I’m not entirely sure how this process—clarifying one’s personal brand—would result in the strengthening of one’s relationship, but it was an interesting idea… and not one that I’m very interested in pursuing myself, I have to say.

But I get the marketing thing. Take the Big Sur Half Marathon, for example.

Held in Monterey during November, the Big Sur Half Marathon is a wonderful “little” race in a lovely little town, and I had a perfectly wonderful time during the race weekend I spent up there with some friends. Our hotel was nice but reasonably priced. The weather was beautiful. We we weren’t actually staggering along the 13.1-mile course, we were walking the streets sight-seeing, eating at restaurants, grabbing an afternoon coffee at Peet’s. The usual stuff.

I can only imagine that, during difficult economic times, the costs associated with putting on a run like this might be called into question. Budgets must be tight: there was as shortage of race t-shirts, and not everyone who crossed the line received the hand-made ceramic finisher’s medal that had been promised. The race organizers made no effort to hide the fact that they were interested in studying the economics of the situation. A post-weekend survey didn’t ask how much fun you had; it asked, “How much did you spend over the course of your visit this weekend?” and “Do you plan on coming back again next year?”

So it was something of a surprise, then, when I received a mysterious, somewhat thick manila envelope in the mail a few weeks ago. The postmark was Monterey. I tore it open to find a copy of the Monterey Herald newspaper inside. I checked the date—it was a month old. What the…?

I leafed through the paper, and it wasn’t until I hit the second section that I realized what it was:

Oh! It’s a newspaper from the day after the race! I read a couple of articles, and quickly enough stumbled upon the long listing of names on the last page of the paper. And there, buried deep in results, I found my name:

I gotta tell you, a series of events quickly followed: First, I got a nice little lump in my throat right there, seeing my name in print, even if it was only in 7-point on the last page. Next, I made a promise to myself that I would return to the Big Sur Half Marathon the following year, dammit. And then, I thought about how clever they were to send out this paper. I don’t know how much it cost to send out 4000 newspapers, but I can only think that it must have been a wise investment. My receiving this little newspaper, weeks after I’d nearly forgotten about the event perhaps, was the very best kind of marketing: a soft, value-added reminder that I was a satisfied client, and that I should keep them in mind in the future, if the occasion arose to run another half-marathon, or even just come up to visit for a weekend.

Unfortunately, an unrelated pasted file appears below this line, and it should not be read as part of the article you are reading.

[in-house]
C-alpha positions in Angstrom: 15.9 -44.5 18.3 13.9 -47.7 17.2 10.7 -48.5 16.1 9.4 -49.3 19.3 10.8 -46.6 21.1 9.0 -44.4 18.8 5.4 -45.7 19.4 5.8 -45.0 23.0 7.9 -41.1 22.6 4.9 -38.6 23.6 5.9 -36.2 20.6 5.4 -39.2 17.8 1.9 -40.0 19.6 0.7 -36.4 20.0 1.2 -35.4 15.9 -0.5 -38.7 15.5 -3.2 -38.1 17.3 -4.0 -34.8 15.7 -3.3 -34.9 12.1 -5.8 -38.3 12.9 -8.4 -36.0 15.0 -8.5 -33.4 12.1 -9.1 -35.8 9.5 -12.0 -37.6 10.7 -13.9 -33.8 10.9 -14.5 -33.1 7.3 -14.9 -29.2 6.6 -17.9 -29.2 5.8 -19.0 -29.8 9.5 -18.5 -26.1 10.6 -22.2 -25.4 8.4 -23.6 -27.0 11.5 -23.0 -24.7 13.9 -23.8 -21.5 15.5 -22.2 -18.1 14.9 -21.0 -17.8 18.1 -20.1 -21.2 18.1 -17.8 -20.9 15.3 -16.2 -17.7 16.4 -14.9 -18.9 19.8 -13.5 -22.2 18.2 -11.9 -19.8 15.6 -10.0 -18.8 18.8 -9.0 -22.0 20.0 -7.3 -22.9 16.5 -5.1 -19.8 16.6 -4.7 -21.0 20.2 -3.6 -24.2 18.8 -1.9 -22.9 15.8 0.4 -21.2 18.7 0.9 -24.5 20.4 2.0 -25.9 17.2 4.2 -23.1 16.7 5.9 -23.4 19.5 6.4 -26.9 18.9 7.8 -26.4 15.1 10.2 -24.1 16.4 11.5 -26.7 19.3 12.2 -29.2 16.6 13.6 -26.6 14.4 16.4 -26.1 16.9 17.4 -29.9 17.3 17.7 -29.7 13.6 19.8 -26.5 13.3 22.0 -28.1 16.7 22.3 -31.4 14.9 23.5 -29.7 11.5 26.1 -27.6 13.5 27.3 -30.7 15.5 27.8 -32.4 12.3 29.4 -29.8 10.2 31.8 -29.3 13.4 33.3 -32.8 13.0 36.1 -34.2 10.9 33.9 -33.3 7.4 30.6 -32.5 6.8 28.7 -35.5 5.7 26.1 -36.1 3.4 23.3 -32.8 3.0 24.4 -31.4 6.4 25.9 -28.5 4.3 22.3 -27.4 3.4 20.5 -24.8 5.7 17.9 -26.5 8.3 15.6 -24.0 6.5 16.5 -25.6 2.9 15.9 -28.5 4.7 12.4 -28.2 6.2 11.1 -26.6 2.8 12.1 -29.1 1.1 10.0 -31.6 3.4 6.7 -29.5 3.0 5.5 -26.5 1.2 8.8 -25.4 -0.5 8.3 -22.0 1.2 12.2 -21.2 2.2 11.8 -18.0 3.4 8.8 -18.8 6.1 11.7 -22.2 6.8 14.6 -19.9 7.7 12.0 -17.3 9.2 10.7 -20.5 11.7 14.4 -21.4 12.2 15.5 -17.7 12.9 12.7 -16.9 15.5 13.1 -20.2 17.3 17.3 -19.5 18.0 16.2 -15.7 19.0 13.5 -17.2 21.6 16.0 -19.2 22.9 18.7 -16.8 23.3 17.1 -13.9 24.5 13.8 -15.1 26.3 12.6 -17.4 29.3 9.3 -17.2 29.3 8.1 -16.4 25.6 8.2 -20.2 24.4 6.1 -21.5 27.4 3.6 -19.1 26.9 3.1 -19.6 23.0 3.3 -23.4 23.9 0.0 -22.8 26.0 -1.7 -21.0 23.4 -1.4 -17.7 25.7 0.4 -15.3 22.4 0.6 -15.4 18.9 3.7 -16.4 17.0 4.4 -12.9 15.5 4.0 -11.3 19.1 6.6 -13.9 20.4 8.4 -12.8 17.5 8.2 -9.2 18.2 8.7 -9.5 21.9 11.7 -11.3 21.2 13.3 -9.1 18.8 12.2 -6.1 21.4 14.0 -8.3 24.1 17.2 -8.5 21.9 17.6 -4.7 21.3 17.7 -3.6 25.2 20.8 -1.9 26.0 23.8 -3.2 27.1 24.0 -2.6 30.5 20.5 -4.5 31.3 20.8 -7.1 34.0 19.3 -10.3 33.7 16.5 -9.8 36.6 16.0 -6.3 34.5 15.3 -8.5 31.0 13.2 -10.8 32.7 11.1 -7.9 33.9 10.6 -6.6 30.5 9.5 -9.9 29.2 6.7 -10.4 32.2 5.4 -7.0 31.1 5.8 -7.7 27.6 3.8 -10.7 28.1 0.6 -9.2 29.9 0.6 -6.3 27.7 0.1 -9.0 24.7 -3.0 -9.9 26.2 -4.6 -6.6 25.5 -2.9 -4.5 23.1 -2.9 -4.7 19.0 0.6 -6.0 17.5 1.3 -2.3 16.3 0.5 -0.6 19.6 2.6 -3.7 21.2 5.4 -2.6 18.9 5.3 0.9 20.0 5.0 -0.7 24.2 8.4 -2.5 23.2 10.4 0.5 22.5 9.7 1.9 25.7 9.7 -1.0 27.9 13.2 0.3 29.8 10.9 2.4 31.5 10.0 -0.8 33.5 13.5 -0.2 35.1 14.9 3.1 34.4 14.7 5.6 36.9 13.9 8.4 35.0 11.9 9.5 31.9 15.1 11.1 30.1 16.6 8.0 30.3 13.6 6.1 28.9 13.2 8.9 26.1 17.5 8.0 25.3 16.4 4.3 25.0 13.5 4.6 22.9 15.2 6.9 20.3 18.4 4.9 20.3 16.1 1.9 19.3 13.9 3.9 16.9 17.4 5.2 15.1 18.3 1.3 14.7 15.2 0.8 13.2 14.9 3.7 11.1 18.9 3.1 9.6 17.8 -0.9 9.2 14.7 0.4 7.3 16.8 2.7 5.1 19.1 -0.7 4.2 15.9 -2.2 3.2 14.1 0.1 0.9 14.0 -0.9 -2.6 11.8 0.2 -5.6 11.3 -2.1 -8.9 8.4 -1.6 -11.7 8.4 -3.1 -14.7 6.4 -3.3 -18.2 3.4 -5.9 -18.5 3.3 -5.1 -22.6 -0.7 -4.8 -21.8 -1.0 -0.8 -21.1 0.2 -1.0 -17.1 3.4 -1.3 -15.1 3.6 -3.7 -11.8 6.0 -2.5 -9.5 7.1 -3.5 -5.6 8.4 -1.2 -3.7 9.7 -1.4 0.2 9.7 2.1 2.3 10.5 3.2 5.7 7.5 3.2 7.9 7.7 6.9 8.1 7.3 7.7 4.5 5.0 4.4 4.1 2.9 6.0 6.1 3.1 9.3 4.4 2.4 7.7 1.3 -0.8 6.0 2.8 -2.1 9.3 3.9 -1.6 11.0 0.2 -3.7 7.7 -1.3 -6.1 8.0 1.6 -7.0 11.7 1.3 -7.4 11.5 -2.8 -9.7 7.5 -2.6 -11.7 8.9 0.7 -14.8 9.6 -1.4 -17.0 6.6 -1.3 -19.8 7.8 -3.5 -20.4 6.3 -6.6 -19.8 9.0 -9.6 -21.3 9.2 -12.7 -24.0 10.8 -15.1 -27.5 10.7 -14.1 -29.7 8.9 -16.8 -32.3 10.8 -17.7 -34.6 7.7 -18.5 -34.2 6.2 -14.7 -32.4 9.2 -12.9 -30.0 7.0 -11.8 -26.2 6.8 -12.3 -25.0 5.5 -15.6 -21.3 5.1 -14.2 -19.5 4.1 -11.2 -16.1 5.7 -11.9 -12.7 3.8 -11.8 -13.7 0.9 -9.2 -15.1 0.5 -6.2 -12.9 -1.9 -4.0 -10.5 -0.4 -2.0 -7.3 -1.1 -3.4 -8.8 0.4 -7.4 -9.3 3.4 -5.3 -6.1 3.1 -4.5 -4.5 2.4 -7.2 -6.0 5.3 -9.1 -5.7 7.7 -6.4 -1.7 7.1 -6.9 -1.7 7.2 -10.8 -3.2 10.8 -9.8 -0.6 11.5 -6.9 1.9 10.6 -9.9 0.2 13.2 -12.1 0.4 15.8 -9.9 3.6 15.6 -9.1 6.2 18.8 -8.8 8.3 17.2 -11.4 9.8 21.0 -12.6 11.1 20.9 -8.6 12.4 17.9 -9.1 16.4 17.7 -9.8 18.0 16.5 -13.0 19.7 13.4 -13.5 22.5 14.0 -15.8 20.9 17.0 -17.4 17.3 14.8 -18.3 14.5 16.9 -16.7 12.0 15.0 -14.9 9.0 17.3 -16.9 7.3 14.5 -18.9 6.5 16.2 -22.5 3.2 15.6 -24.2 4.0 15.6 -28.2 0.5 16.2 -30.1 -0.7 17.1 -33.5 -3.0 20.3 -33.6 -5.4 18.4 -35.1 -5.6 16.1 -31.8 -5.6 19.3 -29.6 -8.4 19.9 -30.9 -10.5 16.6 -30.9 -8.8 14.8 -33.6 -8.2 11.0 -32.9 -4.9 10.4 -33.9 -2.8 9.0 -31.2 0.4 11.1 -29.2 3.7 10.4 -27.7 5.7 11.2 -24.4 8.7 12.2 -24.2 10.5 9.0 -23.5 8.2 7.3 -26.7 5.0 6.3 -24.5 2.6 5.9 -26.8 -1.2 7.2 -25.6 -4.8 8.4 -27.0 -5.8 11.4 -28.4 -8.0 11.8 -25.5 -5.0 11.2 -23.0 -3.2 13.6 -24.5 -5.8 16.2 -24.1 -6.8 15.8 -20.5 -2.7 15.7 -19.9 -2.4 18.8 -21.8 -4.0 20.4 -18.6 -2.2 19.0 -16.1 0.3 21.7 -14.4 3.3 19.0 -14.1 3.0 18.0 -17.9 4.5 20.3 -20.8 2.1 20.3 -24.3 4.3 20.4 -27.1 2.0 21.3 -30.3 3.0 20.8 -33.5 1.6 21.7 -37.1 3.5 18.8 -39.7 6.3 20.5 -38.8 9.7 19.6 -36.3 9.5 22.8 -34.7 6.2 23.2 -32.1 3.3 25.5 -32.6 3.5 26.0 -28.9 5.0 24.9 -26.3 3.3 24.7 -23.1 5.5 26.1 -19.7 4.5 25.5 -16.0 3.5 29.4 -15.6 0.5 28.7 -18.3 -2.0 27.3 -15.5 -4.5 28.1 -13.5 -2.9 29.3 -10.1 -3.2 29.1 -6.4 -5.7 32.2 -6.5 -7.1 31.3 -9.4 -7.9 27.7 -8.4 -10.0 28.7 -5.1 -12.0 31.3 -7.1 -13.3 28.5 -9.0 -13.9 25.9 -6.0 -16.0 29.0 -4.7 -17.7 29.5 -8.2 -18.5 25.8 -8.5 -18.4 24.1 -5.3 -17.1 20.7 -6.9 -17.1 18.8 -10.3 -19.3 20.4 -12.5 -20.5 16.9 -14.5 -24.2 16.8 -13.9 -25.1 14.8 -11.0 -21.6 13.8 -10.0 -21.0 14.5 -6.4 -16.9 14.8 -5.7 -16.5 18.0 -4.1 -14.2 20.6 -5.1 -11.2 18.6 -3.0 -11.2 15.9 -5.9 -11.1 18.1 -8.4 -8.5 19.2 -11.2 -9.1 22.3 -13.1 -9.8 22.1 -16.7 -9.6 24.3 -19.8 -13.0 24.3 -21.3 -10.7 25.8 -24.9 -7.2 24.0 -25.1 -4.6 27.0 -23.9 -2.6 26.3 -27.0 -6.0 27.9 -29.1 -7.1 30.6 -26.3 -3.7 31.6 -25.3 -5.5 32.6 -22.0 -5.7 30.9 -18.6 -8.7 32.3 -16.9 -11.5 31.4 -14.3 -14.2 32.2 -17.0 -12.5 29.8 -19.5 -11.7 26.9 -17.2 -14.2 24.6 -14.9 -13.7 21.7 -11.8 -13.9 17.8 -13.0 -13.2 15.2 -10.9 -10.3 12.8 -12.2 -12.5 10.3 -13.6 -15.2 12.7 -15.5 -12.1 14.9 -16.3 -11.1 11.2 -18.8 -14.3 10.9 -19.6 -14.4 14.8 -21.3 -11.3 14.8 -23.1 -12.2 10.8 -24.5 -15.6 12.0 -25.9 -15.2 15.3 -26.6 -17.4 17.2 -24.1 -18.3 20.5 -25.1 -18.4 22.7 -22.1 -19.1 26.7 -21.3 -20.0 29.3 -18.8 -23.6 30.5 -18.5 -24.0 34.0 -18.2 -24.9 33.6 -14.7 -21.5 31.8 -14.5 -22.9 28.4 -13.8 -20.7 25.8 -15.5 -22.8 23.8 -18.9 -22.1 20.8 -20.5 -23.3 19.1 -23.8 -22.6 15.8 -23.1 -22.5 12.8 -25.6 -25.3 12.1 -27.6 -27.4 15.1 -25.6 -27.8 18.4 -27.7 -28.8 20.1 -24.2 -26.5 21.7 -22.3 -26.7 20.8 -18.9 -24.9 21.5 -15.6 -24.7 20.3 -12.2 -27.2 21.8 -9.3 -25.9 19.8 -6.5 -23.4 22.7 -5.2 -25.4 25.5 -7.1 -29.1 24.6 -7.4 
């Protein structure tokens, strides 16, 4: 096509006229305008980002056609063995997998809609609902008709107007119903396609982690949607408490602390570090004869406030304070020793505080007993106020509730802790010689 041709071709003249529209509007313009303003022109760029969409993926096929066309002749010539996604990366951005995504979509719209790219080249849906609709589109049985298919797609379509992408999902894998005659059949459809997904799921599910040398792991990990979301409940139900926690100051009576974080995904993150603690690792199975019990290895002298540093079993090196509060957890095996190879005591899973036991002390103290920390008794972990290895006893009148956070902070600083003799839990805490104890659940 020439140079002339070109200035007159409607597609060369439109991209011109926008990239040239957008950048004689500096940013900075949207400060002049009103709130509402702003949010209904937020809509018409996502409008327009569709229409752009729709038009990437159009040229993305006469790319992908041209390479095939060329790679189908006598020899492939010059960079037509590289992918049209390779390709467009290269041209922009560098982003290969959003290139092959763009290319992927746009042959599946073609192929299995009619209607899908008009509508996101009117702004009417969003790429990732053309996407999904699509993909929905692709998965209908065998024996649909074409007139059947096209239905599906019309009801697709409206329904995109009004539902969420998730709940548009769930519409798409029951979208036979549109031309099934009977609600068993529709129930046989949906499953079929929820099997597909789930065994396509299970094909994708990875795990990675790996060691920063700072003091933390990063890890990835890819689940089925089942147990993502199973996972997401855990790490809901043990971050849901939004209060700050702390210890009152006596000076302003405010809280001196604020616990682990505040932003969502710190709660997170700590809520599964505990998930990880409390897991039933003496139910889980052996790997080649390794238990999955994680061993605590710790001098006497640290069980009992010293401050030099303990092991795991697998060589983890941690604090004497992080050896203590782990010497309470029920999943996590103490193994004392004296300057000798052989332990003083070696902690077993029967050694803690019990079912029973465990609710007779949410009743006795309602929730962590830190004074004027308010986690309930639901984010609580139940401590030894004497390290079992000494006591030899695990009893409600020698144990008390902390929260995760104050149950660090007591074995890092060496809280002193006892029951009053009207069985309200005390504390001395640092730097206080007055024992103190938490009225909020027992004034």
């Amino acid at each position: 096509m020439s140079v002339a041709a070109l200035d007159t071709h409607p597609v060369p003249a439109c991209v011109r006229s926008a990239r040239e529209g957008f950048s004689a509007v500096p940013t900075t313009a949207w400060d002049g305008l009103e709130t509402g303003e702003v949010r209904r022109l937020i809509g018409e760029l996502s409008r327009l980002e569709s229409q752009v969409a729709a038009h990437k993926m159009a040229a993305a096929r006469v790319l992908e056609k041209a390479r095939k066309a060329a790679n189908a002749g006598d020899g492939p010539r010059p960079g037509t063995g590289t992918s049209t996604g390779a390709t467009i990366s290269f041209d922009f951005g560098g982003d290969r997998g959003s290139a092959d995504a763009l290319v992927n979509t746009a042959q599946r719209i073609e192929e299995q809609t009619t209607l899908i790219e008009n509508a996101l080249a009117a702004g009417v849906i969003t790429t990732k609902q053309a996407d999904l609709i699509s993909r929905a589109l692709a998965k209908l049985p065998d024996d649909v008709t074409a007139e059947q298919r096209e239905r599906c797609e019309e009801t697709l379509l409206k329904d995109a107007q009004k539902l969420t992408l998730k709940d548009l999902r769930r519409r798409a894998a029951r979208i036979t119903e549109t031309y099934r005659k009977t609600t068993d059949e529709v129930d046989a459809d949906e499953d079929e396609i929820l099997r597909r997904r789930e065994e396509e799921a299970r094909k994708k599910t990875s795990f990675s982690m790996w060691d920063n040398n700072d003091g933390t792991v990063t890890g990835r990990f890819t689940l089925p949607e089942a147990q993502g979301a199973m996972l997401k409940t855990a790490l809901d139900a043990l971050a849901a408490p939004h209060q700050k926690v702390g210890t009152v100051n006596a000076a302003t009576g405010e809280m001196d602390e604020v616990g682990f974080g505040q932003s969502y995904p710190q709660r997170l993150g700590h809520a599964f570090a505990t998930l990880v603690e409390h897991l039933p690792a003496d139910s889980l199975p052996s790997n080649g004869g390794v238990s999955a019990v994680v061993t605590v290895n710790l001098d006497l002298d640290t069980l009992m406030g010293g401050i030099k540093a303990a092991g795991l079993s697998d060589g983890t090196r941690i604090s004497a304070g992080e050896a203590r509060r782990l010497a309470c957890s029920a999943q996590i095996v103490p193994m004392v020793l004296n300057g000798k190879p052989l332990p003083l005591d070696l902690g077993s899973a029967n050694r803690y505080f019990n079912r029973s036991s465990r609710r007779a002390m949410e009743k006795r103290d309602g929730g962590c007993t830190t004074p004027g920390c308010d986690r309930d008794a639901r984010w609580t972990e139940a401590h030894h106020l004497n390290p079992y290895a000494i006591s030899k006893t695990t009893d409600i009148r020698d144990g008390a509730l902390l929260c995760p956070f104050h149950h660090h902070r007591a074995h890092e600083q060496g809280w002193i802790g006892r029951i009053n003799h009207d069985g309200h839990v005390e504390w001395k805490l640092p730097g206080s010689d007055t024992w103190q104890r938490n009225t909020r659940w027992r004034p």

And then my thoughts turned to my relationship with my clients: my students.

How do I market myself to them, consciously or unconsciously?

What does my “personal brand”—even unspoken—look like to them?

What “value added” do I provide to them that reminds them that their experiences with me in the classroom are to be respected and appreciated?

Every teacher, reflective of his or her practice, can benefit from considering these things.

What “value added” do you provide?

Evolve or Die

The 5.25-inch floppy, circa 1990. Remember these?


by Richard White


In education, we hear a lot about gaps. At Berkeley High School where I used to teach, they have been struggling for years with the “achievement gap” between White students and African-American students at that school. As teachers, we worry about the socioeconomic challenges facing some of our families, and how that affects students’ ability to perform. And recently, the distance between the “haves” and “have-nots” is only increasing. It’s a challenging time to be an educator.

It’s ironic, then, that many of these same teachers, justifiably concerned about student-based gaps, are suffering themselves from a gap of a different sort: the technology gap. Here it is, in a nutshell: even as our students, at an increasing pace, have rapidly acquired and adapted to advances in technology and communication, teachers and schools have not. And as a result, we are at grave risk of becoming dangerously irrelevant to our students.